Whilst dwelling on information, another creationist canard also needs to be dealt with here, namely the false conflation of information with ascribed meaning. Which can be demonstrated to be entirely false by reference to the following sequence of hexadecimal bytes in a computer's memory:

81 16 00 2A FF 00

To a computer with an 8086 processor, those bytes correspond to the following single machine language instruction:

ADC [2A00H], 00FFH

To a computer with a 6502 processor, those bytes correspond to the following machine language instruction sequence:

CLC
ASL ($00,X)
LDX #$FF
BRK

To a computer with a 6809 processor, those bytes correspond to the following machine language instruction sequence:

CMPA #$16
NEG $2AFF
NEG ??

the ?? denoting the fact that for this processor, the byte sequence is incomplete, and two more bytes are needed to supply the address operand for the NEG instruction.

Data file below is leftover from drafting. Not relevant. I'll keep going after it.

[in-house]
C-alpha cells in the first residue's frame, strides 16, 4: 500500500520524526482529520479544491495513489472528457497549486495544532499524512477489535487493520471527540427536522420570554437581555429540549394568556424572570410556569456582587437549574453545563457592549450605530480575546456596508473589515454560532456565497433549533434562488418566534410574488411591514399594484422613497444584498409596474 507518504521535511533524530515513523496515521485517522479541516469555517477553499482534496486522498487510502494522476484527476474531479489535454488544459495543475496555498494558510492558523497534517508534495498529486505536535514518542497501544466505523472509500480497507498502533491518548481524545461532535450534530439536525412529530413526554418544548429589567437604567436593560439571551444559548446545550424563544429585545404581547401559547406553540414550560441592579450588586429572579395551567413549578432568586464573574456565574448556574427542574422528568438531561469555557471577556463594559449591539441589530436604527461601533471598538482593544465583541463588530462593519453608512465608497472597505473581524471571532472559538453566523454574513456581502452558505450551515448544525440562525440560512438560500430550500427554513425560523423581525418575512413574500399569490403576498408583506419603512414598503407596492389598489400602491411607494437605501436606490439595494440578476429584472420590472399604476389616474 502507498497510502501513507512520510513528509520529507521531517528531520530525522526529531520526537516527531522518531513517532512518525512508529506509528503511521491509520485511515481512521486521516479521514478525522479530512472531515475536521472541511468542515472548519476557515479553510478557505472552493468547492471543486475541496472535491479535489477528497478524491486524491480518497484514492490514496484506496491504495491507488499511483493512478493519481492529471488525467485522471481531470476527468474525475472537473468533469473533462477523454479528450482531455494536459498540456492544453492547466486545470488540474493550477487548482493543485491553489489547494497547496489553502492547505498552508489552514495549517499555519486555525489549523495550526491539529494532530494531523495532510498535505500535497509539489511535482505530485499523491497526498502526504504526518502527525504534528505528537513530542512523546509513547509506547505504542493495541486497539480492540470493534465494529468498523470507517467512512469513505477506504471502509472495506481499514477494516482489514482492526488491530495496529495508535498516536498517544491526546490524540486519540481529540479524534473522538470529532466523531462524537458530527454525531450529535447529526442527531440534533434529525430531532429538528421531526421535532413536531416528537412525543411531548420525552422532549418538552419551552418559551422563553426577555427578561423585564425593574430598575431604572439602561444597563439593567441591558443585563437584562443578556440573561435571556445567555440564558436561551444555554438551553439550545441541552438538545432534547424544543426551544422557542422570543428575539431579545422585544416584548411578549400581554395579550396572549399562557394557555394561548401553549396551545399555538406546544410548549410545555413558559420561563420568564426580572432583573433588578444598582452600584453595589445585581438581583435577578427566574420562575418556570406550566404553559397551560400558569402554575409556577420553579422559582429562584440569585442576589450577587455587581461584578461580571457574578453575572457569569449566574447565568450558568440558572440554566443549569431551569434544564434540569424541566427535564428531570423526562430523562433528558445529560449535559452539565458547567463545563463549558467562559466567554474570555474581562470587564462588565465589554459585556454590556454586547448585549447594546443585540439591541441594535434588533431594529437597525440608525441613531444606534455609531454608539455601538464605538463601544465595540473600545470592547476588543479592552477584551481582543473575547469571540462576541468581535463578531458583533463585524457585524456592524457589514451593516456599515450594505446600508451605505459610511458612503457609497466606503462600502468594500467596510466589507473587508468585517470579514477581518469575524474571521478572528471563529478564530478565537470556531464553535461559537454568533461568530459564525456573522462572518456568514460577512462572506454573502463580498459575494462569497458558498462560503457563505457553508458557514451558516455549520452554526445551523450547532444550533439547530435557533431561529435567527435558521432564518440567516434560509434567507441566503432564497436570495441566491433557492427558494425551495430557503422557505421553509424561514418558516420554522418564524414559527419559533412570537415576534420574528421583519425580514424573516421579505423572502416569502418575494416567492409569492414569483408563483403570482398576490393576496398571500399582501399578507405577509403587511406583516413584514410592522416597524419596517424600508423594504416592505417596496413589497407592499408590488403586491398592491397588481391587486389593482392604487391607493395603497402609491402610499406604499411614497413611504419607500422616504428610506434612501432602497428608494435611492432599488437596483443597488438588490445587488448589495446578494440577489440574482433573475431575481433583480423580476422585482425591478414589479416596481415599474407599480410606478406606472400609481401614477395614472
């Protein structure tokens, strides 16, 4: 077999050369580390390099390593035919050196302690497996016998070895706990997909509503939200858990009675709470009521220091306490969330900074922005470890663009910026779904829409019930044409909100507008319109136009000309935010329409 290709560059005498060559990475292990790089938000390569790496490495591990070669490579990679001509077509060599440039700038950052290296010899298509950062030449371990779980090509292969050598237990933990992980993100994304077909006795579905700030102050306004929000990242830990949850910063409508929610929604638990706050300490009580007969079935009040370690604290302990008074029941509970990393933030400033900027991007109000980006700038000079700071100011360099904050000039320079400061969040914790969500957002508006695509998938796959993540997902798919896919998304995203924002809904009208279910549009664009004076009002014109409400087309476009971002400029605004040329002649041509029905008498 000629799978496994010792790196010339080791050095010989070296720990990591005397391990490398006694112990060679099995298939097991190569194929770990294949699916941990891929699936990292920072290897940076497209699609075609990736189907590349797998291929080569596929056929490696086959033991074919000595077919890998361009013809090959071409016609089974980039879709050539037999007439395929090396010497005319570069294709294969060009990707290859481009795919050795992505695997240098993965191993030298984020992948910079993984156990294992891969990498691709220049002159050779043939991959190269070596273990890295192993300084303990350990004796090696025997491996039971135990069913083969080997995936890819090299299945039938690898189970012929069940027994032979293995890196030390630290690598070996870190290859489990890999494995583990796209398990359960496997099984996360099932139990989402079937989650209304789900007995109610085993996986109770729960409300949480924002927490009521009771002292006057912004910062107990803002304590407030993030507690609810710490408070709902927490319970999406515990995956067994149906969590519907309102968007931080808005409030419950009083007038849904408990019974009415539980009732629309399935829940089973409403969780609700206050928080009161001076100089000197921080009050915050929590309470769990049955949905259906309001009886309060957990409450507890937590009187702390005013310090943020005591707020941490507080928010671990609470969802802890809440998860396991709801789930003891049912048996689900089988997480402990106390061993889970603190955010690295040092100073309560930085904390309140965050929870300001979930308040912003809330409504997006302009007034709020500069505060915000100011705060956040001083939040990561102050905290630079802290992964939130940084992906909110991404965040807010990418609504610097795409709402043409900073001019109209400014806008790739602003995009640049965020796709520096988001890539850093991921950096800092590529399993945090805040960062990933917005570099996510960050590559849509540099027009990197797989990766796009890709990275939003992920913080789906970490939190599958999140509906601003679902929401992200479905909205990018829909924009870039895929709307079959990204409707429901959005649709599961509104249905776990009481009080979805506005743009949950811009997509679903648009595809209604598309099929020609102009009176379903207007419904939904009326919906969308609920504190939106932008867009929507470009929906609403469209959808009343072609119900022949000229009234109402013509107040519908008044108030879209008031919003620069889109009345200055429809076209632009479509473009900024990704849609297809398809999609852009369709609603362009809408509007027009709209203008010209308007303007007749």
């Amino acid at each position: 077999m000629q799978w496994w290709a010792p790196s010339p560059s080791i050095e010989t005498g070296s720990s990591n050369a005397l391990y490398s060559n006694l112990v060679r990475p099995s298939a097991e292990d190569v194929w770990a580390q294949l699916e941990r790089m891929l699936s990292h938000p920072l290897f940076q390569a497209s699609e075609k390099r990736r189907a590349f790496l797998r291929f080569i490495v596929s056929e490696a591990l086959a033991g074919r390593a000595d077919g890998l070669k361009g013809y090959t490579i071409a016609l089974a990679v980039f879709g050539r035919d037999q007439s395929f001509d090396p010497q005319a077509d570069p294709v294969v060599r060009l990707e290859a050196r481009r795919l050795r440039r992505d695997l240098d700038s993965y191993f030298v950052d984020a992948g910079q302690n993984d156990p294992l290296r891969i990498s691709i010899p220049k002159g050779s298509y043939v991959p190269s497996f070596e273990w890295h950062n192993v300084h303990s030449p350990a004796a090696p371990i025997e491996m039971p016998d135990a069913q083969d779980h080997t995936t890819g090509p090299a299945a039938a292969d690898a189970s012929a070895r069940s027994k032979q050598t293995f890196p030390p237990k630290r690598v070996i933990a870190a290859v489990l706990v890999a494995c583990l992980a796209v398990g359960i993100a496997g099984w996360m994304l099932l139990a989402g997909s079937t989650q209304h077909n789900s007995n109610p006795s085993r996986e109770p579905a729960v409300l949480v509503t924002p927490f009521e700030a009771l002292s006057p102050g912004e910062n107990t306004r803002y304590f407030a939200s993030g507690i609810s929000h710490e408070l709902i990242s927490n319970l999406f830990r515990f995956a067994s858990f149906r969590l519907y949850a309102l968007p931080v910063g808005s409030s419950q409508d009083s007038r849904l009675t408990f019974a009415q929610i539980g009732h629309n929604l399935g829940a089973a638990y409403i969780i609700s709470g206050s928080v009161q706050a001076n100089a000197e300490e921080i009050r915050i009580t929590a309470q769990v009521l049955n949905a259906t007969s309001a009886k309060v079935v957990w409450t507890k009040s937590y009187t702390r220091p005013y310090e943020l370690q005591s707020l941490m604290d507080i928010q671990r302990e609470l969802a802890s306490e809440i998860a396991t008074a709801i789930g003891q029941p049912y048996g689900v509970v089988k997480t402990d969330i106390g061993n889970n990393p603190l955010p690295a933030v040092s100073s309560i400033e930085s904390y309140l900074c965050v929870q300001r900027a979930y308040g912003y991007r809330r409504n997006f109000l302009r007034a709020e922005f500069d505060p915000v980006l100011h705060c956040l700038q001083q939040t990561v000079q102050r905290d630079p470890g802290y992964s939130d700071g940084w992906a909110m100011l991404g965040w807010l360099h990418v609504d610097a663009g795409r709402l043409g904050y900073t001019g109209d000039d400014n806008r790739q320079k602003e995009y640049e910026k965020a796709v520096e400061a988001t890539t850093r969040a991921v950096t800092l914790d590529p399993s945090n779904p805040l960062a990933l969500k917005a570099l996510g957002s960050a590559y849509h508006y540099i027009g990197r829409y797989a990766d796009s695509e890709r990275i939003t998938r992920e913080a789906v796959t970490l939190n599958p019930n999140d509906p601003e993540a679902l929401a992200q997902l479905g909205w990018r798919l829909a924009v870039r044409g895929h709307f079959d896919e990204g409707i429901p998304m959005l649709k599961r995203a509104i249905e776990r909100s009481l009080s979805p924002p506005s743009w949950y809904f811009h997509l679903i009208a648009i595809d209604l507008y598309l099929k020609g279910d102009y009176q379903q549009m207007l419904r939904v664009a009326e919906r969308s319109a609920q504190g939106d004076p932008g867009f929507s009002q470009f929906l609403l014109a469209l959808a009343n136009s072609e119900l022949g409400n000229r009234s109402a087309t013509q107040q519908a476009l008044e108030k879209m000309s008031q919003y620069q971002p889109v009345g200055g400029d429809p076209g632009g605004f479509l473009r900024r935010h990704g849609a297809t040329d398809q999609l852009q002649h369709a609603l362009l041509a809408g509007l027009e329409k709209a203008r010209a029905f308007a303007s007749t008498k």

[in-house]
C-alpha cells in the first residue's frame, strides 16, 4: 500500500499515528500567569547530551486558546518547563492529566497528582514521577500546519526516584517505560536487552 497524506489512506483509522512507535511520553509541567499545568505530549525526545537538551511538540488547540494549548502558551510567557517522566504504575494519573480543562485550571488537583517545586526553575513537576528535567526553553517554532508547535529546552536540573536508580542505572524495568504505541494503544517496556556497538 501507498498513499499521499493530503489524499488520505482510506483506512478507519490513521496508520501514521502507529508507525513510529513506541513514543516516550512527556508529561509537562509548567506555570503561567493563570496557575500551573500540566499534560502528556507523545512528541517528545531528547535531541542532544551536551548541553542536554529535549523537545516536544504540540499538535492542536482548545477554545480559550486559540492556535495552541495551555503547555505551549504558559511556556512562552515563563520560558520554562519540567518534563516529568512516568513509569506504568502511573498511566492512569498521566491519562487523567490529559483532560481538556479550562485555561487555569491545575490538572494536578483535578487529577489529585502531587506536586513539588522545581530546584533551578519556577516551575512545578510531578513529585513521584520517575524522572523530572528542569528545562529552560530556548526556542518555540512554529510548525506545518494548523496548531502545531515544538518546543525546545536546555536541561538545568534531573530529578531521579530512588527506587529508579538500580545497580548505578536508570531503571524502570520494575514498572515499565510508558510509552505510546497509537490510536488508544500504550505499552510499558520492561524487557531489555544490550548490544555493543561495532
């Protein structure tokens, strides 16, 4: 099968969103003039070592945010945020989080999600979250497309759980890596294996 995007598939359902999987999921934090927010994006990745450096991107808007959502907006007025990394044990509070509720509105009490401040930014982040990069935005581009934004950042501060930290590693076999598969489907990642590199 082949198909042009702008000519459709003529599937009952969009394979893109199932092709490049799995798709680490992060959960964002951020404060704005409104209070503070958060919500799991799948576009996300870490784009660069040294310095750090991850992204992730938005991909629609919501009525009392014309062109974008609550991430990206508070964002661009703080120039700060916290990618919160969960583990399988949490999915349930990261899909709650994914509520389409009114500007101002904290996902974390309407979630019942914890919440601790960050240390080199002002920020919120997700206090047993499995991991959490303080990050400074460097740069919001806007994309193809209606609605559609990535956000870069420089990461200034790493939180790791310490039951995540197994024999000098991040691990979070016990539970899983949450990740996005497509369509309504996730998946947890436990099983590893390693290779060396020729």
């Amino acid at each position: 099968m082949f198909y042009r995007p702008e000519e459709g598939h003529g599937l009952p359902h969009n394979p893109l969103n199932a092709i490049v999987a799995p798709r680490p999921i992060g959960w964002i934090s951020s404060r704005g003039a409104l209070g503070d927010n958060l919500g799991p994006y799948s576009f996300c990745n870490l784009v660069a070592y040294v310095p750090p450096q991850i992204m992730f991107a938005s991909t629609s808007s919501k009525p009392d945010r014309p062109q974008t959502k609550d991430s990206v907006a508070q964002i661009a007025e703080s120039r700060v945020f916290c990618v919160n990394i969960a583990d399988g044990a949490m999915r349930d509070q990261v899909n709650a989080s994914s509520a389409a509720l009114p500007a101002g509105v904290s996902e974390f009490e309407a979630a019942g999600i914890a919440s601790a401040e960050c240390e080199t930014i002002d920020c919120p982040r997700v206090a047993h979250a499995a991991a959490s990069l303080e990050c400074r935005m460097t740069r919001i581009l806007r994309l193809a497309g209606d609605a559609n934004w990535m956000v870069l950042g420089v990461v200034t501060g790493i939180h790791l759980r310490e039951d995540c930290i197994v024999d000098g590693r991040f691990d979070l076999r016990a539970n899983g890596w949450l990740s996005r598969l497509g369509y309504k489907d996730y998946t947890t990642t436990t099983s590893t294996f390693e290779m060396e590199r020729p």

Now, we have three different ascribed meanings to one stream of bytes. Yet, none of these ascribed meanings influences either the Shannon information content, when that stream is transmitted from one computer to another, or the Kolmogorov information content when those bytes are stored in memory. Ascribed meaning is irrelevant to both rigorous information measures. As is to be expected, when one regards information content simply as observational data about the state of the system (in this case, the values of the stored bytes in memory). Indeed, it is entirely possible to regard ascribed meaning as nothing other than the particular interactions driven by the underlying data, once that data is being processed, which of course will differ from processor to processor. Which means that under such an analysis, even ascribed meaning, which creationists fallaciously conflate with information content, also requires no magical input. All that is required is the existence of a set of interactions that will produce different outcomes from the different observed states of the system (with the term 'observation' being used here sensu lato to mean any interaction that is capable of differentiating between the states of the system of interest).